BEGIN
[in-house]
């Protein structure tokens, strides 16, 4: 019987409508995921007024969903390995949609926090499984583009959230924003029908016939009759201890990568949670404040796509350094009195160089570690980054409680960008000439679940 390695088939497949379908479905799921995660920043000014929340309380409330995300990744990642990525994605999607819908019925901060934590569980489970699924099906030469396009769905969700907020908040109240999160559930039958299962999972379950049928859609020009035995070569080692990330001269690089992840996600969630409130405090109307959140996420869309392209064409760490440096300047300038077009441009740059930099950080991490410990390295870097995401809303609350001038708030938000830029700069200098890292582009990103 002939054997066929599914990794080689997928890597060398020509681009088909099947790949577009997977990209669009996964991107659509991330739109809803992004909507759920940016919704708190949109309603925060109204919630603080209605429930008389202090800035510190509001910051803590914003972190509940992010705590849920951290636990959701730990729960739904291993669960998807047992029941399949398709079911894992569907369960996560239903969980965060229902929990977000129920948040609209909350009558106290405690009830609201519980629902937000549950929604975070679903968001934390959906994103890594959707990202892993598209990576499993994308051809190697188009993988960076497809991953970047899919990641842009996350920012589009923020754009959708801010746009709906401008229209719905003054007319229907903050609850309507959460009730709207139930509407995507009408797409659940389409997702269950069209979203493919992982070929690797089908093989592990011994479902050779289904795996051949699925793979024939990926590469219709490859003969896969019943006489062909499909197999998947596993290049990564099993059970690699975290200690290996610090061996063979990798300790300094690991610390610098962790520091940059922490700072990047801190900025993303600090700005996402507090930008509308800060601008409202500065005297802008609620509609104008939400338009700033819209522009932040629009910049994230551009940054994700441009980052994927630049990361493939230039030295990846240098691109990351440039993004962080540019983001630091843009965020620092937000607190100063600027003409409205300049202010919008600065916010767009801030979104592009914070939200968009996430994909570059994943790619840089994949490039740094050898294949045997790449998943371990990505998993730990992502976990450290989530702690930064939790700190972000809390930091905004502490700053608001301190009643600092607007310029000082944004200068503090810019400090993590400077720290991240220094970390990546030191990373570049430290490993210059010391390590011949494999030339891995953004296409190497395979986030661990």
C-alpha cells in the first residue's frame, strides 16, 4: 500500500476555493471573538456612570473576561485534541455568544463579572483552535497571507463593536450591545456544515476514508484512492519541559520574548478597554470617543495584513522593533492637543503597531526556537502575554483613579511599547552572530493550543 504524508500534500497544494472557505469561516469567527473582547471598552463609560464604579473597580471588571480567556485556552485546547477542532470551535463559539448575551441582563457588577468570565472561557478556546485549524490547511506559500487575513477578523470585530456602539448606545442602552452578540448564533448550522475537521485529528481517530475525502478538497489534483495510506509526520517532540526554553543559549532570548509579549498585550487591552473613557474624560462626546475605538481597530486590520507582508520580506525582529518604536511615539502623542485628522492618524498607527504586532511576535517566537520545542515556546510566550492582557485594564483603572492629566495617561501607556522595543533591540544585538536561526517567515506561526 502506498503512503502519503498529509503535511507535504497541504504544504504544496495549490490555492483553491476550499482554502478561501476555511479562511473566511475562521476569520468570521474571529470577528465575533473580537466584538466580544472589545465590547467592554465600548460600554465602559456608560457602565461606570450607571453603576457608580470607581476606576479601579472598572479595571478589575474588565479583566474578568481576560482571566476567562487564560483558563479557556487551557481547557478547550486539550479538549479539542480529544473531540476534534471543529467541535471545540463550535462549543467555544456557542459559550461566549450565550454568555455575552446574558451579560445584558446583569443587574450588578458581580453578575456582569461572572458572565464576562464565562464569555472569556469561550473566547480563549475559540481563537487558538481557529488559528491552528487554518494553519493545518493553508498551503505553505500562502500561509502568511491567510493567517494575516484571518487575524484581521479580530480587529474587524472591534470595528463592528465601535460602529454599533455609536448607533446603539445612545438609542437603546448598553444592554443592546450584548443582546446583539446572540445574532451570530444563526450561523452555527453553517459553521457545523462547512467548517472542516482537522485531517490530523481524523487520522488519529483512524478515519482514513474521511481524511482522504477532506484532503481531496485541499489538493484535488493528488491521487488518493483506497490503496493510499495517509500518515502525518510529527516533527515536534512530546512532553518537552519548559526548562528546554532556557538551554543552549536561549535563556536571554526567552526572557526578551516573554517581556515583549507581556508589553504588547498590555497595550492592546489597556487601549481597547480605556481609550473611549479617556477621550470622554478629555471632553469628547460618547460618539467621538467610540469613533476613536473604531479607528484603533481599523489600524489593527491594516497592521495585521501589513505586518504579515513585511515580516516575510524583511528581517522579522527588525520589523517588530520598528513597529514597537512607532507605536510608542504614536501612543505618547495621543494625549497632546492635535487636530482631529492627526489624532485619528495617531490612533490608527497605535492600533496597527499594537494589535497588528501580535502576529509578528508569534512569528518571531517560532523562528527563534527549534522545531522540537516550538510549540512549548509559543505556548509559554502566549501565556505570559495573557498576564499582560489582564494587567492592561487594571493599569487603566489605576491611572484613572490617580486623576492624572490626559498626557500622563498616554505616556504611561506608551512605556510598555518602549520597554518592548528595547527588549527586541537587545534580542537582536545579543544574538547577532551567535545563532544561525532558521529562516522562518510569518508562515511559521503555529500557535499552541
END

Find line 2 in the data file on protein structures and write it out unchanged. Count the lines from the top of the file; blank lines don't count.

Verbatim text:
């Protein structure tokens, strides 16, 4: 019987409508995921007024969903390995949609926090499984583009959230924003029908016939009759201890990568949670404040796509350094009195160089570690980054409680960008000439679940 390695088939497949379908479905799921995660920043000014929340309380409330995300990744990642990525994605999607819908019925901060934590569980489970699924099906030469396009769905969700907020908040109240999160559930039958299962999972379950049928859609020009035995070569080692990330001269690089992840996600969630409130405090109307959140996420869309392209064409760490440096300047300038077009441009740059930099950080991490410990390295870097995401809303609350001038708030938000830029700069200098890292582009990103 002939054997066929599914990794080689997928890597060398020509681009088909099947790949577009997977990209669009996964991107659509991330739109809803992004909507759920940016919704708190949109309603925060109204919630603080209605429930008389202090800035510190509001910051803590914003972190509940992010705590849920951290636990959701730990729960739904291993669960998807047992029941399949398709079911894992569907369960996560239903969980965060229902929990977000129920948040609209909350009558106290405690009830609201519980629902937000549950929604975070679903968001934390959906994103890594959707990202892993598209990576499993994308051809190697188009993988960076497809991953970047899919990641842009996350920012589009923020754009959708801010746009709906401008229209719905003054007319229907903050609850309507959460009730709207139930509407995507009408797409659940389409997702269950069209979203493919992982070929690797089908093989592990011994479902050779289904795996051949699925793979024939990926590469219709490859003969896969019943006489062909499909197999998947596993290049990564099993059970690699975290200690290996610090061996063979990798300790300094690991610390610098962790520091940059922490700072990047801190900025993303600090700005996402507090930008509308800060601008409202500065005297802008609620509609104008939400338009700033819209522009932040629009910049994230551009940054994700441009980052994927630049990361493939230039030295990846240098691109990351440039993004962080540019983001630091843009965020620092937000607190100063600027003409409205300049202010919008600065916010767009801030979104592009914070939200968009996430994909570059994943790619840089994949490039740094050898294949045997790449998943371990990505998993730990992502976990450290989530702690930064939790700190972000809390930091905004502490700053608001301190009643600092607007310029000082944004200068503090810019400090993590400077720290991240220094970390990546030191990373570049430290490993210059010391390590011949494999030339891995953004296409190497395979986030661990």